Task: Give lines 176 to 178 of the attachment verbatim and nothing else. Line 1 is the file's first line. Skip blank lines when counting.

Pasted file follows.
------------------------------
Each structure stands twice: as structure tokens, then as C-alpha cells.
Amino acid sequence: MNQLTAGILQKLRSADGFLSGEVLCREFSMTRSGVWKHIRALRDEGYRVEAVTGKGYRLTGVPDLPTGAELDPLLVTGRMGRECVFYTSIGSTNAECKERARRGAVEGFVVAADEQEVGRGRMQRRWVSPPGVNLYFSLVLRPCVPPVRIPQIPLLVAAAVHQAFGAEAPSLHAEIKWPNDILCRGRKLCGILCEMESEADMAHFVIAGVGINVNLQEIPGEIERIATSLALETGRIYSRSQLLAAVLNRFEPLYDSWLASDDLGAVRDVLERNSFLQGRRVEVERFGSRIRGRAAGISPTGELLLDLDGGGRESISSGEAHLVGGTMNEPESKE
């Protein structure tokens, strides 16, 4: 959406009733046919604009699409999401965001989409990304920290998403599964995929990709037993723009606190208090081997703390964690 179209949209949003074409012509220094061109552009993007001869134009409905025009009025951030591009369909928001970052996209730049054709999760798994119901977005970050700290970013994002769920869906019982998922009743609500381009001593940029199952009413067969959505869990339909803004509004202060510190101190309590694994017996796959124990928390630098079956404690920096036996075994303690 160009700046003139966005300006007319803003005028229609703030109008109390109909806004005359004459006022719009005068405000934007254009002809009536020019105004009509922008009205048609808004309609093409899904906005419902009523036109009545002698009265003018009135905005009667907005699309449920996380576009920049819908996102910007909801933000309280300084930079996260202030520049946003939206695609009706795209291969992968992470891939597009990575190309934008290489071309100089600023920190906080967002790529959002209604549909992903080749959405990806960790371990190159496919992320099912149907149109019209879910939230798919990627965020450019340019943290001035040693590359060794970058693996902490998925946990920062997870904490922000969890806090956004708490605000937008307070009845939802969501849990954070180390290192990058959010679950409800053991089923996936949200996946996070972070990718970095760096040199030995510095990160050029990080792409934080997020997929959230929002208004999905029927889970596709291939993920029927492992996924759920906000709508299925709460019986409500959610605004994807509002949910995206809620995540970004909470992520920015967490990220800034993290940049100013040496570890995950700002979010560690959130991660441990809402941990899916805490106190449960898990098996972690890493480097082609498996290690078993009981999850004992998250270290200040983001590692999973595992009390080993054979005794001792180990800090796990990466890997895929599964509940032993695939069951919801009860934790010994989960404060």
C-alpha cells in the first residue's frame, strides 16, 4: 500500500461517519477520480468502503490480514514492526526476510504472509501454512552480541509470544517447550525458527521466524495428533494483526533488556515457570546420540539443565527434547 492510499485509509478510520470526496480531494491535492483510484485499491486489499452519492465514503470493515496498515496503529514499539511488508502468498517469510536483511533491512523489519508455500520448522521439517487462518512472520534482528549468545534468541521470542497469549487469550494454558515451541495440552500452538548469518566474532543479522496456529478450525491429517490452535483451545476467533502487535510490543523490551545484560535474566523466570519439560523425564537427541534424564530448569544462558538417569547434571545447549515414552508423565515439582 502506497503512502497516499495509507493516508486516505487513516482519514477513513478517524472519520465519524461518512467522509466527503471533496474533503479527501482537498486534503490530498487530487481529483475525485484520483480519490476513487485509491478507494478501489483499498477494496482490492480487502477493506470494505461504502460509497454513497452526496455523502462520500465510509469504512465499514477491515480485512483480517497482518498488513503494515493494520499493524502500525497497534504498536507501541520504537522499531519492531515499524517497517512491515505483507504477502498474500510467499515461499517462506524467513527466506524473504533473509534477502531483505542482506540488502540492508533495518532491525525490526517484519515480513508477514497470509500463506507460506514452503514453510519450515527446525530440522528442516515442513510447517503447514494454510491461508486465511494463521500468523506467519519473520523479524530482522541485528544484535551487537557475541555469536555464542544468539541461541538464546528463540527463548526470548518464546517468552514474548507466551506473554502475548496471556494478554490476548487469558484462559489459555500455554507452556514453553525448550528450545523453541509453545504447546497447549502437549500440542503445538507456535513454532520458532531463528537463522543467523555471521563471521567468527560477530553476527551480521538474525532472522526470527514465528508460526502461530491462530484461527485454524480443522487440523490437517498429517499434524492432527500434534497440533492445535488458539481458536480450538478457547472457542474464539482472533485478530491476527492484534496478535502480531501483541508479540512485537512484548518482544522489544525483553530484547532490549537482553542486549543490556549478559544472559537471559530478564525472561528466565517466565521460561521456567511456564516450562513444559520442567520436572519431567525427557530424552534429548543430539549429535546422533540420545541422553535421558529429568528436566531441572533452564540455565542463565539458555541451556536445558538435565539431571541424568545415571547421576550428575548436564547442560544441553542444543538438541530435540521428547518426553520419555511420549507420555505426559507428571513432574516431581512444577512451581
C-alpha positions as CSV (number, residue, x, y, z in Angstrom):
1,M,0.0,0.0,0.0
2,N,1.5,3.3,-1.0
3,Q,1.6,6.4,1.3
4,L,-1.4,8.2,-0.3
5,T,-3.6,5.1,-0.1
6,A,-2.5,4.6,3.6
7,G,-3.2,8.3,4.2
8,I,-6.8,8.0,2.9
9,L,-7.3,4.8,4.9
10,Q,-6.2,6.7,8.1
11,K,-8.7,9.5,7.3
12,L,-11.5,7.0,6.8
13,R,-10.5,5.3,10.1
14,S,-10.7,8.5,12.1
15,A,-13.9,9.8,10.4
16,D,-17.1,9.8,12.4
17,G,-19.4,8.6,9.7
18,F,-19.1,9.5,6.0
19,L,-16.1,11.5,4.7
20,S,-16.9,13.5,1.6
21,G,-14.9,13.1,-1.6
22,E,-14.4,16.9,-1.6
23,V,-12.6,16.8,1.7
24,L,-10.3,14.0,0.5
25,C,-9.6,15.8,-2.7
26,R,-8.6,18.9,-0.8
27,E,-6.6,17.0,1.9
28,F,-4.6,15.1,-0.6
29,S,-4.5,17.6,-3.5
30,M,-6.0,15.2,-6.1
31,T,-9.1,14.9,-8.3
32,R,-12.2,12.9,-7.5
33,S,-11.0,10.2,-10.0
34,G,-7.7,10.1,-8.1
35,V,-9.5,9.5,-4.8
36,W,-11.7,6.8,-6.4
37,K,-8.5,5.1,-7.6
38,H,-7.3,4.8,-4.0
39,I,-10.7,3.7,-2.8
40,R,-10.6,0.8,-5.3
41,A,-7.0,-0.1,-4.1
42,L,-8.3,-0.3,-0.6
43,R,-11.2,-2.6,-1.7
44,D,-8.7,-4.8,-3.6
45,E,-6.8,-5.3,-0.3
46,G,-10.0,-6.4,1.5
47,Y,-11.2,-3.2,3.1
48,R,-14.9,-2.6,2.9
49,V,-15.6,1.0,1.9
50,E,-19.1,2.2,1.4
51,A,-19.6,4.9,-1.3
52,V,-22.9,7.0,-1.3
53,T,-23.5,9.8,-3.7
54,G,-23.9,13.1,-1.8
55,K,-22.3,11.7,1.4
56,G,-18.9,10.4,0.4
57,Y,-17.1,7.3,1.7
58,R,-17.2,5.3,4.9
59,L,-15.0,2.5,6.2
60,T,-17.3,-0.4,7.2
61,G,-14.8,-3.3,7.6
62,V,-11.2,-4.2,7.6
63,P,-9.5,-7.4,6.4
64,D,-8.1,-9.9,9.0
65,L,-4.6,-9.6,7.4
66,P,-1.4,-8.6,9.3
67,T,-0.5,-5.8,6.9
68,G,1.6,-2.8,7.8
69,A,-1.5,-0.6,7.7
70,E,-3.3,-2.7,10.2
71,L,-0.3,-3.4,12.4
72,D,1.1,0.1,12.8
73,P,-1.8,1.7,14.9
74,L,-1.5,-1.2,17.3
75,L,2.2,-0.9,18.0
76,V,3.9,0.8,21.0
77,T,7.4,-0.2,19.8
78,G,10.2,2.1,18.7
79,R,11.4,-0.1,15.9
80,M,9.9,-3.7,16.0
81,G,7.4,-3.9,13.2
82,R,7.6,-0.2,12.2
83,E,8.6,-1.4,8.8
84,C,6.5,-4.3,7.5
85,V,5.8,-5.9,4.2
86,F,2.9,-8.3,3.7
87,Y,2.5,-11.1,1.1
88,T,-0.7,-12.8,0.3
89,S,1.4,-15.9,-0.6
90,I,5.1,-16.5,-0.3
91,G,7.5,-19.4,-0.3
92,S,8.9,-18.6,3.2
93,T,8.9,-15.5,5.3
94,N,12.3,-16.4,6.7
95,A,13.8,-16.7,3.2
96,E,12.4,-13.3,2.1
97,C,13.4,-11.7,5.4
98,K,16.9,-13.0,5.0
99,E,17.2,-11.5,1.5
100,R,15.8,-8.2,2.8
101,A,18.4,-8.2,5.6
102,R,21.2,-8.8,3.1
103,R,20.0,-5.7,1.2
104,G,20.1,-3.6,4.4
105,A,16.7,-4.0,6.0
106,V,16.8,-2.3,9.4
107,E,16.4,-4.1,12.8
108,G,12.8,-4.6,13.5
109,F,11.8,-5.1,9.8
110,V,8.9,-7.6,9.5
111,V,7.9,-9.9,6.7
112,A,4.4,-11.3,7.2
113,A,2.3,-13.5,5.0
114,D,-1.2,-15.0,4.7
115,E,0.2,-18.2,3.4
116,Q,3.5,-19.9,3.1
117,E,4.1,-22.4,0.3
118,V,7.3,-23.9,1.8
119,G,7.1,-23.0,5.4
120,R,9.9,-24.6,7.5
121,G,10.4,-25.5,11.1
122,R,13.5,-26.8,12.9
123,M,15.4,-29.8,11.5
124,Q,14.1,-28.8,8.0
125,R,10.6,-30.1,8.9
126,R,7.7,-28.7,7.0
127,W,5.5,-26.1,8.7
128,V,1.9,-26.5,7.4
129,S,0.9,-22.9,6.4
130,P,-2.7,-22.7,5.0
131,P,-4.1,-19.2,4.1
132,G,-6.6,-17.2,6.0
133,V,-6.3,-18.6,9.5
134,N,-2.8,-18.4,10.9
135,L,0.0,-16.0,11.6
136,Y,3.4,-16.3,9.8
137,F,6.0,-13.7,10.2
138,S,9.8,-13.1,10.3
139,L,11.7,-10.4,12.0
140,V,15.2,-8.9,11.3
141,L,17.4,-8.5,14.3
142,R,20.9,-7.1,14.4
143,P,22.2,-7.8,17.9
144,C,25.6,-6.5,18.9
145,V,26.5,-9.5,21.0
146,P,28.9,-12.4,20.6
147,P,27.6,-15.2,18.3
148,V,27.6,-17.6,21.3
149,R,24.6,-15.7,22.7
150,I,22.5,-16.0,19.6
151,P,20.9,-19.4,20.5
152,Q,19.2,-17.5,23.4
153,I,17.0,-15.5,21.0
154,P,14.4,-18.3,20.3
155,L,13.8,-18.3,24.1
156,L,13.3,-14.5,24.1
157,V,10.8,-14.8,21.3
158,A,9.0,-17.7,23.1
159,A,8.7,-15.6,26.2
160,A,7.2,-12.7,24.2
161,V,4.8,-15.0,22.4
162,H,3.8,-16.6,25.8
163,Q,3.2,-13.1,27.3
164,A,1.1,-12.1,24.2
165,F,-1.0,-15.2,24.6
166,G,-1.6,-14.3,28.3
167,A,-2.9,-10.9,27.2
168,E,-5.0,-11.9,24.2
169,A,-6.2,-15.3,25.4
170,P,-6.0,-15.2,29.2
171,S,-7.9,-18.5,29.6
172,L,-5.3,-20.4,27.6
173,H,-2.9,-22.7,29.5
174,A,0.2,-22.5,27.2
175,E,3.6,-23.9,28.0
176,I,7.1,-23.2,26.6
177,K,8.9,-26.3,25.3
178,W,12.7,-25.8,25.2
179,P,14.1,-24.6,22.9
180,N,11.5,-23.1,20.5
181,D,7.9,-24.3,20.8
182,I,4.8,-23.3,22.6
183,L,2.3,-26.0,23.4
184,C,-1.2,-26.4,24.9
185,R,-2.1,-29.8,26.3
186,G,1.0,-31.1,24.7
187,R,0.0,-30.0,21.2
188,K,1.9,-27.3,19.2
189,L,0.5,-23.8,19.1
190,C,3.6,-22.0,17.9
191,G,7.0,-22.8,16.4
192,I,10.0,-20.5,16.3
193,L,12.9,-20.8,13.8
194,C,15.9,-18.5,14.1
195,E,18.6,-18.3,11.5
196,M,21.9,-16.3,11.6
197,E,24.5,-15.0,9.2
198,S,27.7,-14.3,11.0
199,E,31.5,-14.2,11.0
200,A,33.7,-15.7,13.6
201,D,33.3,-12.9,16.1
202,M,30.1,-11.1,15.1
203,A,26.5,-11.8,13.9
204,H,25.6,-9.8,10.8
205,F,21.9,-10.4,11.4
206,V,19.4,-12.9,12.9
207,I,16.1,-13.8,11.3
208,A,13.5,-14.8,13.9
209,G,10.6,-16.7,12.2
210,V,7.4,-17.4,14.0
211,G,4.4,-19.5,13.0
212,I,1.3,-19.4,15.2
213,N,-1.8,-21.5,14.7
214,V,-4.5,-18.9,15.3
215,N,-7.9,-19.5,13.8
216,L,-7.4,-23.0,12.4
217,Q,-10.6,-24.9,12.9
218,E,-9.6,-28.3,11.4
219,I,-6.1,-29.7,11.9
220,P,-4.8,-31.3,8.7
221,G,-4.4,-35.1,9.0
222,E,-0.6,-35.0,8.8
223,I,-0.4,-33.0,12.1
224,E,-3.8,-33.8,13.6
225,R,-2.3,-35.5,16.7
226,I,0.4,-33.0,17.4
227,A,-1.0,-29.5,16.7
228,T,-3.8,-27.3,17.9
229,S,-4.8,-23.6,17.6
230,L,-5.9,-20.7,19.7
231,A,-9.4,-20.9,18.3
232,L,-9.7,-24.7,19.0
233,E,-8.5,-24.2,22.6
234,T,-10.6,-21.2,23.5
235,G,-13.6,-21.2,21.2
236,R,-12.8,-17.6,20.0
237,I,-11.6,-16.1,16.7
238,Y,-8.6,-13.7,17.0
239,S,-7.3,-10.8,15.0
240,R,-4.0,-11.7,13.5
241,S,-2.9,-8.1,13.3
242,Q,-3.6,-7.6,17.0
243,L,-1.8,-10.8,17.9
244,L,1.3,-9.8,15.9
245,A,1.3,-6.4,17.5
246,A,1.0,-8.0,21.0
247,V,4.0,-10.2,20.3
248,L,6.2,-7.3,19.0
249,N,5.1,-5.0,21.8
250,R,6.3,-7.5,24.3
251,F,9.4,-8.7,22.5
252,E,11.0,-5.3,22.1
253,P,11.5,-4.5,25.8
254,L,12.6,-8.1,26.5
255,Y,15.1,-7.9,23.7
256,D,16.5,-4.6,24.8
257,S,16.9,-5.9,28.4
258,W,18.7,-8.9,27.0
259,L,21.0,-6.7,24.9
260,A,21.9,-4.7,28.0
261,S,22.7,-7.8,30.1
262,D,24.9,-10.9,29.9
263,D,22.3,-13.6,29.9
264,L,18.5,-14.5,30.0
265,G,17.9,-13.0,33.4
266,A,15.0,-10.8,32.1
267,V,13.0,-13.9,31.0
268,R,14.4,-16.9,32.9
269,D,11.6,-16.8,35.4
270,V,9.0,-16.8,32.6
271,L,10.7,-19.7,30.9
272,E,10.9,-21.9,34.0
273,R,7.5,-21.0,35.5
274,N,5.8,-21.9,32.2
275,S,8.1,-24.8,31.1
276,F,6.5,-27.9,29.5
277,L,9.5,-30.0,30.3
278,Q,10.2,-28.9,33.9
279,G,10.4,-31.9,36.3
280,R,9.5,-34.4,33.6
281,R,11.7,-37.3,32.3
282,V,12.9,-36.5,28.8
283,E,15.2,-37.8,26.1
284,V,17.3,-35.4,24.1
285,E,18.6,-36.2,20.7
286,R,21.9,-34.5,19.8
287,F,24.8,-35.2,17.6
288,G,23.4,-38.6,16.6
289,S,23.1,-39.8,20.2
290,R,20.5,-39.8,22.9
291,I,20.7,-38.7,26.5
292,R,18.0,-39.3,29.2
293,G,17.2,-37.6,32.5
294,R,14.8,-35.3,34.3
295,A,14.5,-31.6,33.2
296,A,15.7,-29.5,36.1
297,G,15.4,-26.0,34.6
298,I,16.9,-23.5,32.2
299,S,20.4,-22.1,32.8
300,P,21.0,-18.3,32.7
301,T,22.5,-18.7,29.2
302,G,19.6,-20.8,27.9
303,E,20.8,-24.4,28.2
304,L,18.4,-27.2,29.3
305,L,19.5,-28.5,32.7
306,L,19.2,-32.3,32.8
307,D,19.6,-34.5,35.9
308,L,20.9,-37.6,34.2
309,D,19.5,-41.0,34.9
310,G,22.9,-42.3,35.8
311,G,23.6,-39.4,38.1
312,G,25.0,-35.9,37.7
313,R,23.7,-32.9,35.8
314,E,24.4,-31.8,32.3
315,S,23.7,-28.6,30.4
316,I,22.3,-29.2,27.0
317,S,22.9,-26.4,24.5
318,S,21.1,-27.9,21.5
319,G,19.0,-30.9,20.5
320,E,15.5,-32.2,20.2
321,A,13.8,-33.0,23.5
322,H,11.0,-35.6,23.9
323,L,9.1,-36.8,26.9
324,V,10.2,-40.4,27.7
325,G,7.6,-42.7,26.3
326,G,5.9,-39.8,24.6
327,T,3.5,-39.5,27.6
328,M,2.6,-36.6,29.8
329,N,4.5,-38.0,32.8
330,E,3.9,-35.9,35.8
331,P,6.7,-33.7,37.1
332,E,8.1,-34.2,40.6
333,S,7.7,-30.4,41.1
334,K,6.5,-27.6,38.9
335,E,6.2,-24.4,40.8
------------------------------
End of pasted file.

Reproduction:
171,S,-7.9,-18.5,29.6
172,L,-5.3,-20.4,27.6
173,H,-2.9,-22.7,29.5